Should you bring these individual pineapple upside-down cakes to the office potluck, Mr. Draper may want to see you in his office and ask you huskily to close the door. In the spirit of Mad Men's return and inspired by a post by my blogging friend Jen from Juanita's Cocina, I've reinterpreted this retro dessert table staple into a single-serving mini-cake that has the ability to unfasten garters and deliciously fill out pencil skirts with its caramelized bottom. Paired with a mound of coconut whipped cream, these little cakes are comfortingly dense and undeniably seductive.
For me some of the biggest joys of making food are the surprises inherent in certain steps of a recipe: the moment when sugar and butter cream together, the way egg whites whip stiff, the way you 'hide' a ring of pineapple and cherries in butter and sugar at the bottom of an otherwise unassuming batter. I love the sweet surprise of turning it over to find fruit intoxicated by caramel that has seeped its way into the rest of the cake. I wanted to freshen the flavour of the cake, so opted for slicing thin slices (about 1/4") of fresh pineapple and cutting them to size with a biscuit cutter to fit the bottoms of my ramekins.
Equal amounts of brown sugar and butter are distributed into the bottom of the ramekins and placed in a preheated oven to melt.
The pineapple rings are then carefully draped on top of the hot sugar/butter mixture and some sour cherries (I'm not a fan of the more typical maraschino) fill in the middle of the rings while others conveniently find their way into my mouth, for 'testing.' Butter and sugar are creamed together, eggs are added, followed by flour, buttermilk, and coconut and vanilla extracts to form the cake batter, which is carefully scooped on top of the fruit and caramel. The trusty ice cream scoop helps to distribute the batter evenly - I found two scoops was the perfect amount for each ramekin. The cakes are sent to the oven to bake until the tops are golden and an inserted toothpick comes out clean. It is a good idea to put your ramekins onto a cookie sheet, as some of the caramel may spill over and make your house smell like a confectionery.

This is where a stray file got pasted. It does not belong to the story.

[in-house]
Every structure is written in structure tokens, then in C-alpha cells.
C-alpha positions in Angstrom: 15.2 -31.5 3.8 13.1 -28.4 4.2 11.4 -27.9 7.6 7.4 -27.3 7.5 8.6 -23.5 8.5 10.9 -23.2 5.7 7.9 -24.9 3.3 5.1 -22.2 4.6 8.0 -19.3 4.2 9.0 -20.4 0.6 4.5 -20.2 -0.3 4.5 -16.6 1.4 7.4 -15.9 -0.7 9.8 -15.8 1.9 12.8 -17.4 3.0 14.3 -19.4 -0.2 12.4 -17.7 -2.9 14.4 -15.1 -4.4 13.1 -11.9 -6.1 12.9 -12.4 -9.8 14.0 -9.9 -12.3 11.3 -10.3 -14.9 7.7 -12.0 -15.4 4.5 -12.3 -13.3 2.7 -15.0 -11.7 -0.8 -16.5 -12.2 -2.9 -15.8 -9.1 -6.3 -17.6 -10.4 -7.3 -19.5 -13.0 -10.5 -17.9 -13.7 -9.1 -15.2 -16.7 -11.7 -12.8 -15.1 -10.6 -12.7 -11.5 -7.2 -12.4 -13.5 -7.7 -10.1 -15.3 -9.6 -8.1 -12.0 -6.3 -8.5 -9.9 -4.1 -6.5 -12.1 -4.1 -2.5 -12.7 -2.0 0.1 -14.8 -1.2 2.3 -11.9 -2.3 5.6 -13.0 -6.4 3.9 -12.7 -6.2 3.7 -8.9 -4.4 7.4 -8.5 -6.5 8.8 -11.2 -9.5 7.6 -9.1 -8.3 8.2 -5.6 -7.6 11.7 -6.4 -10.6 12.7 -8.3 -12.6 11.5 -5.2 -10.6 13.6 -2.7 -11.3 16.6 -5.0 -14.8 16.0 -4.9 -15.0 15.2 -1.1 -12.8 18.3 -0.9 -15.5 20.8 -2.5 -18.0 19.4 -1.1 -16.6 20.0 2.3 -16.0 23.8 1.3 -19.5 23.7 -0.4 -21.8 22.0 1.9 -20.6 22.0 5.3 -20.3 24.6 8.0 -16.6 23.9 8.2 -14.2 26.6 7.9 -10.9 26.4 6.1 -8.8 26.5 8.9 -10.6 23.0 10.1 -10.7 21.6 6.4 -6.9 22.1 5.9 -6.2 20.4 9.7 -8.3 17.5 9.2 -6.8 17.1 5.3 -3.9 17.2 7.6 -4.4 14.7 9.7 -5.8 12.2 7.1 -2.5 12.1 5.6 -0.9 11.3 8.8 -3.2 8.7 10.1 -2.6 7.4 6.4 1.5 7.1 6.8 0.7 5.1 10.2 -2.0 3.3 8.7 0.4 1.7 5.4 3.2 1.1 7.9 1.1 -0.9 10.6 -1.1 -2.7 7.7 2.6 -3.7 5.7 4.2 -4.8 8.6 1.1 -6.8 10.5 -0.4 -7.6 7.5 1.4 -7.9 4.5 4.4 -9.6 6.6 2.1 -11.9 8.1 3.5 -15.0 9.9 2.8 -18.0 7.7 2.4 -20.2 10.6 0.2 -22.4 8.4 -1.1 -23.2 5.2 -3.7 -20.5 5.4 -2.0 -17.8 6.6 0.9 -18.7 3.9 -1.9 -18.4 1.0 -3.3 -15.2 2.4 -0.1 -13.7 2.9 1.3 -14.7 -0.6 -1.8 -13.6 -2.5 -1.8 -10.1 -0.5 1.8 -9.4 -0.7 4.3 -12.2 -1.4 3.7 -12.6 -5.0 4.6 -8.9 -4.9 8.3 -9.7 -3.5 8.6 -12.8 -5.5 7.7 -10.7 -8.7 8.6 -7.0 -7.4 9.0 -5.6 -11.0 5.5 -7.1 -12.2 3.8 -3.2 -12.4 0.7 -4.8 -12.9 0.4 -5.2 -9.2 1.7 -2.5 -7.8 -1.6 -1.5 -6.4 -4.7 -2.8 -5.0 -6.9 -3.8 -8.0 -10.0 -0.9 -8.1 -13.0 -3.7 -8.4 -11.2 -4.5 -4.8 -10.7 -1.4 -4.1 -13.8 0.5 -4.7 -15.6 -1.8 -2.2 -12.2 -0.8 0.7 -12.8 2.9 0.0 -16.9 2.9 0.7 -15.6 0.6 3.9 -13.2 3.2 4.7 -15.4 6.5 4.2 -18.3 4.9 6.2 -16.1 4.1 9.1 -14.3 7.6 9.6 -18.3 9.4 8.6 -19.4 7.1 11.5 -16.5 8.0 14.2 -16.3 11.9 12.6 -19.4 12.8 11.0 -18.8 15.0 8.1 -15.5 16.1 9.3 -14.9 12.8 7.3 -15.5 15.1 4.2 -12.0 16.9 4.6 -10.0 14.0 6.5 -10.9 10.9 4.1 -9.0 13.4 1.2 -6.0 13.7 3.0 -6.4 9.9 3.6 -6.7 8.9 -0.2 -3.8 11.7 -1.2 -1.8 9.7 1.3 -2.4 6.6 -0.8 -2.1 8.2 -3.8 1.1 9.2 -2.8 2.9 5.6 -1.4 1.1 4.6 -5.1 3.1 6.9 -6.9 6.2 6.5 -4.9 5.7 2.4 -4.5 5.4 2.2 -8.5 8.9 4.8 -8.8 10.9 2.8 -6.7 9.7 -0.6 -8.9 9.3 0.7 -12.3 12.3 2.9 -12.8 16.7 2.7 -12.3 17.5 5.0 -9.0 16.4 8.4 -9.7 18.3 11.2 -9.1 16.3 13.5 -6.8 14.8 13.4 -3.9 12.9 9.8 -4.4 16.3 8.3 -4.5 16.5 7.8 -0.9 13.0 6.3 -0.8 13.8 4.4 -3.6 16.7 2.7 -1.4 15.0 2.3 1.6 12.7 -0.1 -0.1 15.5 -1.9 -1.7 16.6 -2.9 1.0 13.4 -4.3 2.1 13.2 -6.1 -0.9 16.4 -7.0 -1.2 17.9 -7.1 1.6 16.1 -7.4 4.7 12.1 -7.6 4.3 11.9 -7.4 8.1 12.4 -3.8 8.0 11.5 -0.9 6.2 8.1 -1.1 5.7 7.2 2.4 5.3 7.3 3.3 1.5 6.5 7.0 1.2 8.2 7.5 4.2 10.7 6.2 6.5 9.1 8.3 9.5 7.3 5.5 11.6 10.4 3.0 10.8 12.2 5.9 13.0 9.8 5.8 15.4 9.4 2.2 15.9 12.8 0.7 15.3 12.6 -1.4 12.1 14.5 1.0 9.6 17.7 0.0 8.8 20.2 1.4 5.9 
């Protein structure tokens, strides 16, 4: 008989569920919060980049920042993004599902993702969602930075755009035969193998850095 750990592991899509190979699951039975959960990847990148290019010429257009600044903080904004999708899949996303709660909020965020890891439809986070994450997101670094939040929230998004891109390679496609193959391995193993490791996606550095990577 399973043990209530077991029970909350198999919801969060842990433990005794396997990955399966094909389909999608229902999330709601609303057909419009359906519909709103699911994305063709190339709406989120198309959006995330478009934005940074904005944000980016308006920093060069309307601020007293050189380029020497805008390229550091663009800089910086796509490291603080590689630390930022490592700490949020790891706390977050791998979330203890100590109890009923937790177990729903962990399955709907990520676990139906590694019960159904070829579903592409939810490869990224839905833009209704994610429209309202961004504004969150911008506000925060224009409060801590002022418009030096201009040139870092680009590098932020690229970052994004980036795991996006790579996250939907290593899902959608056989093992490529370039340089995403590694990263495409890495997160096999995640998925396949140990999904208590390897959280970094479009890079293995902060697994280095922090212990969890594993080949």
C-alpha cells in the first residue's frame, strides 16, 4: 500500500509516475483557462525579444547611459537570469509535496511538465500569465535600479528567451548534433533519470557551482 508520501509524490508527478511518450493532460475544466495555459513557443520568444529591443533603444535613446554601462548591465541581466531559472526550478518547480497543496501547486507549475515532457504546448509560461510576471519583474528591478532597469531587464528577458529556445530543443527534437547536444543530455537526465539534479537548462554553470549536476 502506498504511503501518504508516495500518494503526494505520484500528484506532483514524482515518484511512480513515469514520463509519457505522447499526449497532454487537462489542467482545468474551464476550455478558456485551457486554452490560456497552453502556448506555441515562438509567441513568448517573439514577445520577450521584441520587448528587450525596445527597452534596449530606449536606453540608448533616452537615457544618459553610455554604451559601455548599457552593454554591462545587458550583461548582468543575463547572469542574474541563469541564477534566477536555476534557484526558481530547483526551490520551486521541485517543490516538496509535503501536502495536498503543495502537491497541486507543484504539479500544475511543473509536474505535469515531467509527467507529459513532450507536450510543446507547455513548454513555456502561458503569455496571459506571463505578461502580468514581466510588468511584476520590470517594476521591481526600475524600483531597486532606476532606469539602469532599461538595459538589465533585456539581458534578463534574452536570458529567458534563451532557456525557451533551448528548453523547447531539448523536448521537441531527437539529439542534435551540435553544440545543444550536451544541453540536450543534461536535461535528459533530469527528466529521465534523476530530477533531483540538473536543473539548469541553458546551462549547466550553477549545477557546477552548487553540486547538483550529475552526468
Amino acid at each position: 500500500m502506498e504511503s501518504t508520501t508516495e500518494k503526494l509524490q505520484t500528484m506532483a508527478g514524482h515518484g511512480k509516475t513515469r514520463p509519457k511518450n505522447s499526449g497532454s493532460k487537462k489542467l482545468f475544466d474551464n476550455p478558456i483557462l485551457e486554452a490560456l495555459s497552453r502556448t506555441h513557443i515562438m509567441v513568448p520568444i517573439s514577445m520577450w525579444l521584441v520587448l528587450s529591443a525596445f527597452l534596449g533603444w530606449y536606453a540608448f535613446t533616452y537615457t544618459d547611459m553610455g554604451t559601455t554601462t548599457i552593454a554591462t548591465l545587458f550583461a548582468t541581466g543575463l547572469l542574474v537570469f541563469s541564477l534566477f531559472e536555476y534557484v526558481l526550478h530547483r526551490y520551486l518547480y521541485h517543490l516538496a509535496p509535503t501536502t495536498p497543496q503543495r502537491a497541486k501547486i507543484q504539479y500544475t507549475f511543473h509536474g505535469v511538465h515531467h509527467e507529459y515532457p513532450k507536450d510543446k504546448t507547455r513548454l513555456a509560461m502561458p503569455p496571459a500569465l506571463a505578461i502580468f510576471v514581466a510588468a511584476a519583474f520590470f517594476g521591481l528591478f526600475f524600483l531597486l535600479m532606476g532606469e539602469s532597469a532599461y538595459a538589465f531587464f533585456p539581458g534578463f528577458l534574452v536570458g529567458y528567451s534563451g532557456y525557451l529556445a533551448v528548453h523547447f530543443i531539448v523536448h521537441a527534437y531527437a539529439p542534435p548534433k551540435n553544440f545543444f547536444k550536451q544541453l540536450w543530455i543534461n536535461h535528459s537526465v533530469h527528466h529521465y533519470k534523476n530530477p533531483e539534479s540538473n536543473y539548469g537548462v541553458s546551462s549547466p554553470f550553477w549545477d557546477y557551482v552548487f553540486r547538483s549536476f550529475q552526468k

The recipe I followed for the cake batter makes enough for one large (10") skillet or 8 ramekins. I only have 4, so I used the remaining batter and pineapple edges to make muffins, as documented via Instagram (feel free to follow - @kitchen_boudoir).
Pineapple and cherries glisten with caramel atop a dense, buttery cake served alongside soft clouds of tropical whipped cream (cream with sugar and coconut extract).
OVEN: 350 F
FOR THE TOPPING:
4 TBSP butter, softened
8 TBSP brown sugar
4 1/4" thick pineapple rings
12 sour cherries
FOR THE CAKE:
10 TBSP butter, softened
1 CUP sugar
2 large eggs
2 CUPS flour
3 TSP baking powder
1 TSP salt
1/2 CUP buttermilk *you can use regular milk with 1/2 teaspoon lemon juice if you don't have buttermilk
1/4 CUP pineapple juice
1/2 TSP vanilla extract
1/2 TSP coconut extract
FOR THE WHIPPED CREAM:
1/2 cup heavy whipping cream
3 TBSP sugar
1/2 TSP coconut extract
Distribute butter and brown sugar evenly among 4 ramekins set on a cookie sheet- place in preheated oven until butter and sugar melt together and bubble slightly - about 5 minutes.
Remove from oven and carefully place individual pineapple rings on top of sugar/butter mixture in each ramekin, filling the centre of the rings with sour cherries.
For batter, cream butter and sugar until light and fluffy. Add eggs, one at a time, beating till combined. In a separate bowl, mix flour and baking powder. Combine buttermilk, pineapple juice and vanilla and coconut extracts in an additional bowl or measuring glass and pour into the butter/sugar/egg mixture, alternating between liquid and dry ingredients and mixing until combined after each addition.
Distribute batter evenly among 4 fruit-lined ramekins, to about 2/3 full and place in oven until tops are golden brown and an inserted toothpick comes out clean - approximately 35-40 minutes.
Serve with coconut whipped cream. Chill bowl and whisk before using. Whip chilled cream and extract slowly adding sugar until desired consistency, careful not to over-whip.
The remaining batter is great for additional upside-down cakes if you have enough ramekins (simply double the topping amounts) or is deliciously transformed into pineapple-topped muffins (I used the edge trimmings of the pineapple rings I had cut to fit the ramekins). If you do not have ramekins, simply make the cake in a 10" skillet or cake pan with additional slices of pineapple and cherries and double the topping amount. This cake tastes like watching Mad Men feels - you simply cannot stay away, each bite leaves you wanting more and you are sad when it's over.